That’s a dramatic story, and it’s the one I chose to tell with Elsenborn Ridge. There’s plenty of source material for it, and the hard part comes in choosing what to leave out.
I saw the story underlying Elsenborn Ridge when I first designed it, and the game reflects that. The maps were designed from the start to serve a dual purpose, to act as the generic terrain that’s standard for Panzer Grenadier (in this case, Western/Central European wooded hills and small villages). But I crafted them to mirror specific locations within that, like the Twin Villages of Krinkelt and Rocherath, or the crossroads dominated by the Domane Bütgenback manor.
The scenarios also flowed into a series of connected actions, at the Twin Villages or the Crossroads, or the defense of St. Vith. That made the revision into chapter format pretty easy; Elsenborn Ridge is in many ways the pre-cursor of our current format. The battles on the “northern shoulder” of the Battle of the Bulge are almost perfectly suited to the story-arc format: the German offensive follows a small number of narrow axes of advance, dictated by the primitive road network of the Belgian Ardennes. Along those routes, the Americans stand and fight them. The Germans either advance, or they don’t. And then the Americans move back down those narrow roads to kick the Germans back to their starting line and beyond – a sweeping maneuver to encircle them might have looked good on a situation map far removed from the front, but that just wasn’t likely in this terrain, especially in winter.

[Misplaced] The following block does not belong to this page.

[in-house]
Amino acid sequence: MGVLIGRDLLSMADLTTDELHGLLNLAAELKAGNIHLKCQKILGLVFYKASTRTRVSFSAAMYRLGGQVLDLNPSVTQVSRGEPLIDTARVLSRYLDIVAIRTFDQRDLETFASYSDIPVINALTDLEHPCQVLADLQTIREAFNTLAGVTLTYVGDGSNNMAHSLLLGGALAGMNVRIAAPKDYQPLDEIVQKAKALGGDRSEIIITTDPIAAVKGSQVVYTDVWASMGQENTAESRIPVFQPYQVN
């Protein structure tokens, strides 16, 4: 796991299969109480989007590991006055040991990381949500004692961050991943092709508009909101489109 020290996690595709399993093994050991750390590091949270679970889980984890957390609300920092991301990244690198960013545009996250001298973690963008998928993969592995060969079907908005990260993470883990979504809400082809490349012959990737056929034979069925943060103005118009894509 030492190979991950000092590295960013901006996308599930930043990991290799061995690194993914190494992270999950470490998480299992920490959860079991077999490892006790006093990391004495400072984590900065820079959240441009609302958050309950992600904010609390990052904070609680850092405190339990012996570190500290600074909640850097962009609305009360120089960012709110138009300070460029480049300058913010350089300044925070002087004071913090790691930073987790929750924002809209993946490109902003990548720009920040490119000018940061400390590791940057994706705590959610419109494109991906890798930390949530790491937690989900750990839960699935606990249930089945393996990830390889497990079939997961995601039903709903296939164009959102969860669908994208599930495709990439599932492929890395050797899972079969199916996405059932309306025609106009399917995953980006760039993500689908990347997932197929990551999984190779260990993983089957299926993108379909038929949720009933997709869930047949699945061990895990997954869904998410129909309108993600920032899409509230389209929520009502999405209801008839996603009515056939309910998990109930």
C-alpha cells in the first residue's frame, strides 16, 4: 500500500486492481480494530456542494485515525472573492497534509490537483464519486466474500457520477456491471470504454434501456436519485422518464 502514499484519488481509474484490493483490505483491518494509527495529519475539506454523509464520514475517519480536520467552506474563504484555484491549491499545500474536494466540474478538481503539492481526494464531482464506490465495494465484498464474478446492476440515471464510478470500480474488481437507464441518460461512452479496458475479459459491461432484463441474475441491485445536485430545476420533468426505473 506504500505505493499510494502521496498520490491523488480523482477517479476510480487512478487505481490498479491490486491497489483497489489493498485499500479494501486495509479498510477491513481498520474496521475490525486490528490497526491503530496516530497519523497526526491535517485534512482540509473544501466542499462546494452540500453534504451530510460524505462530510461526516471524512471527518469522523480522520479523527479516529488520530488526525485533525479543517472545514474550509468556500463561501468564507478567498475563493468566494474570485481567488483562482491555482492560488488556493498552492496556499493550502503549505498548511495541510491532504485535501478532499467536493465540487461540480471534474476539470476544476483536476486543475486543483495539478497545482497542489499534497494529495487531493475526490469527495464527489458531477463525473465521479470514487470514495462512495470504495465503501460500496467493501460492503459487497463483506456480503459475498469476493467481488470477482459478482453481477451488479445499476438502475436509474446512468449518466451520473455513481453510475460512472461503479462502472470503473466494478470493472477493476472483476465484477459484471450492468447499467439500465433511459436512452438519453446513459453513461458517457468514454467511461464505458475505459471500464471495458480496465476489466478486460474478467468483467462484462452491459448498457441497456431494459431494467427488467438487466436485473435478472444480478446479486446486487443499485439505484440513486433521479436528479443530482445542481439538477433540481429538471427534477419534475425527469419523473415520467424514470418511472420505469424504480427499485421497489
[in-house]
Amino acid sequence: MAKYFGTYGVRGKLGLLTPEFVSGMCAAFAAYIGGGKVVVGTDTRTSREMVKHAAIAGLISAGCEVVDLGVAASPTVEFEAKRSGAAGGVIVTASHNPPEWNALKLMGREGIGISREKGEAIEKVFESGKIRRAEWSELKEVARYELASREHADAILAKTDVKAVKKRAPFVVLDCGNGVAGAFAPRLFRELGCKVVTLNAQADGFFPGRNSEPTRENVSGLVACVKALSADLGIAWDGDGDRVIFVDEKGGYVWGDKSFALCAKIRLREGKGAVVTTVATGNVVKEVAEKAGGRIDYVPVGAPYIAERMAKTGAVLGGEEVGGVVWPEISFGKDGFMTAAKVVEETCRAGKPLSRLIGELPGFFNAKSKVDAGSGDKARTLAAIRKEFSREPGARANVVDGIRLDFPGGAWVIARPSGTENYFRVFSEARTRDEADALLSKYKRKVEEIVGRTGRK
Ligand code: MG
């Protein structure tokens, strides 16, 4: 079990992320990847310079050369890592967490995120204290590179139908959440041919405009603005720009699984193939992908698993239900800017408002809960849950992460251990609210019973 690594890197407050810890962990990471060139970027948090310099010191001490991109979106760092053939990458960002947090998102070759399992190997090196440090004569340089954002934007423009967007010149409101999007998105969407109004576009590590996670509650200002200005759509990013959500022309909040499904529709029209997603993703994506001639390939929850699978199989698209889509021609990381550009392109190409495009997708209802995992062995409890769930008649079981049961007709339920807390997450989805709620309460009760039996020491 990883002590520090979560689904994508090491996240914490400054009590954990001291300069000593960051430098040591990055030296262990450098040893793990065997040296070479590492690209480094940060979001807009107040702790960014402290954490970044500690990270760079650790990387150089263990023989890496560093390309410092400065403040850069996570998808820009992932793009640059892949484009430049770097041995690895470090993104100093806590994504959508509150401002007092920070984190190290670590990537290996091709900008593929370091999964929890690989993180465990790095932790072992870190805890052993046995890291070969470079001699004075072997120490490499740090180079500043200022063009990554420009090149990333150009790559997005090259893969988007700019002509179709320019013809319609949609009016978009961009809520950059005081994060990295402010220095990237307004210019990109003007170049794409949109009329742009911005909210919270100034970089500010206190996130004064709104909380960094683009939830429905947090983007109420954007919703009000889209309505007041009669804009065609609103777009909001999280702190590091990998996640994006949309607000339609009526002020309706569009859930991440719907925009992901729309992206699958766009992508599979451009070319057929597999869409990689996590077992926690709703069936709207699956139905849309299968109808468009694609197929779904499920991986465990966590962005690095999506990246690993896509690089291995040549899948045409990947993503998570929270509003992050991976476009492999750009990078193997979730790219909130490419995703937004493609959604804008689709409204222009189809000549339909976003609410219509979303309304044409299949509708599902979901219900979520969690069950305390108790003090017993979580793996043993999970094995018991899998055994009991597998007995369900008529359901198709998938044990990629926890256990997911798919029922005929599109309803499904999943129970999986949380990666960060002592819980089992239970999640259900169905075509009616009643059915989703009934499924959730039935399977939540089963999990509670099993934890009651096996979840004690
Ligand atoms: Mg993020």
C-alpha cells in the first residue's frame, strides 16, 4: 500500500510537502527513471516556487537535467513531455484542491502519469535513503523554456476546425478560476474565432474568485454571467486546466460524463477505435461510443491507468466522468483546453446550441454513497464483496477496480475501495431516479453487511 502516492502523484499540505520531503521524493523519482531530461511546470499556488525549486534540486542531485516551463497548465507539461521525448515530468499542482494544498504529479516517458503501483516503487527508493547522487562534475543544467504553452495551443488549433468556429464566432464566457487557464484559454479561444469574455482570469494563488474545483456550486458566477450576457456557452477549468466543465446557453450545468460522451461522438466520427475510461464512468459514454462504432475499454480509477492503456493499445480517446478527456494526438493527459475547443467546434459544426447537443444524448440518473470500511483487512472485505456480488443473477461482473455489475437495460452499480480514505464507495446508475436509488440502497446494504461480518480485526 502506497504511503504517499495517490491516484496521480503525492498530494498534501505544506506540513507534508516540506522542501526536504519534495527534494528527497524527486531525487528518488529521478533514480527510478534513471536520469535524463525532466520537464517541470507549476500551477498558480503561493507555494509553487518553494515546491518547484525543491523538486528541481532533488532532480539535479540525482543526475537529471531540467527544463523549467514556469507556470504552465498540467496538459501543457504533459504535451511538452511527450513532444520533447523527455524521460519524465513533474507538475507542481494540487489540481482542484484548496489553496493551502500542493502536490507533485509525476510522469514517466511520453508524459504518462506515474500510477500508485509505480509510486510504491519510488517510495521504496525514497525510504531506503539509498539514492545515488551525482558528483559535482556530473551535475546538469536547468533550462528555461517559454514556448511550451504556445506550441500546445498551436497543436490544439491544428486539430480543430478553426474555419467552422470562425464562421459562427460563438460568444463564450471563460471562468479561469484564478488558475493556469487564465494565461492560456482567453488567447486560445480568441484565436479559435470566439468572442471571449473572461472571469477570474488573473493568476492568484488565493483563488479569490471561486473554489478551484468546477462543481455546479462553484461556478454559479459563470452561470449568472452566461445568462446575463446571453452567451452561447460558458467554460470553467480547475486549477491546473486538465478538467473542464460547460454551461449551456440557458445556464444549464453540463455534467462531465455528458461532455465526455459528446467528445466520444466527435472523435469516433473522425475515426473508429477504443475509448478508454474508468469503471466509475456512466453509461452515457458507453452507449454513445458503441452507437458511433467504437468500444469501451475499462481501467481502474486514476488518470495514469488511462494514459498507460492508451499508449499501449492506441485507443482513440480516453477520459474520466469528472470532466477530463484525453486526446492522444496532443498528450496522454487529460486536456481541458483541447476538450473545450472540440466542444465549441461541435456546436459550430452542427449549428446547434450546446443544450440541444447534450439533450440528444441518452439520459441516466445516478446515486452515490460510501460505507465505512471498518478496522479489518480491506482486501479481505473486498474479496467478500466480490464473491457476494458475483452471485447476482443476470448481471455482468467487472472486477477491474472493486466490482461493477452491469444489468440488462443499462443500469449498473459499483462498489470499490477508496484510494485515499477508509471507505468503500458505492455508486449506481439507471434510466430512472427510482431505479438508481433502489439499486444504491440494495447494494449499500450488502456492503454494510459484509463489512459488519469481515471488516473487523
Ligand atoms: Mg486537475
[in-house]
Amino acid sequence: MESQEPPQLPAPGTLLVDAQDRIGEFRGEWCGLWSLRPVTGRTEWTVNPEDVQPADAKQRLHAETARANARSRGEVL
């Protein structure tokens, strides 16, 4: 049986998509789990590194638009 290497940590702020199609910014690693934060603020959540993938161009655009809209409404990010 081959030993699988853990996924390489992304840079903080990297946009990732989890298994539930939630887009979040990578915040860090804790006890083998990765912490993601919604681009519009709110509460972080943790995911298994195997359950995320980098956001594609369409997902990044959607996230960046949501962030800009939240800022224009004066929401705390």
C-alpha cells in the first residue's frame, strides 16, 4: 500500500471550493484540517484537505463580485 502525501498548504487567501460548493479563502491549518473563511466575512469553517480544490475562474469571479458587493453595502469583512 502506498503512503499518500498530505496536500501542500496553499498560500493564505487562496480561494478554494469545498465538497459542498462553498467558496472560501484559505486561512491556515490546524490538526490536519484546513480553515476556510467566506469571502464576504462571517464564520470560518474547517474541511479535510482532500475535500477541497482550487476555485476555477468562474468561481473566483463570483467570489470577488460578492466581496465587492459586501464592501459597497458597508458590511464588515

We originally released Elsenborn Ridge before 1940: The Fall of France, but I think 1940 may be the older game design. We recently gave 1940 a thorough overhaul that included adding completely new scenarios, completely revising others, and dropping a couple. That made for a significantly better game, and 1940: The Fall of France is now one of the best in the entire series.
Elsenborn Ridge didn’t require anything on that scale; as my own game design, in my role as publisher I was able to assure that no one got over-enthusiastic during development and fixed things that weren’t broken. The new edition was a chance to make some needed corrections, and to alter some things like just the basic language.
The scenarios already came close to a chapter structure, so it was easy to group them that way and add battle games so you can play them together with a broader goal (in terms of game-play). There was one scenario left over, and that outlier turned out to be well-suited for use as an introductory scenario, and that’s how it appears in the new Playbook edition.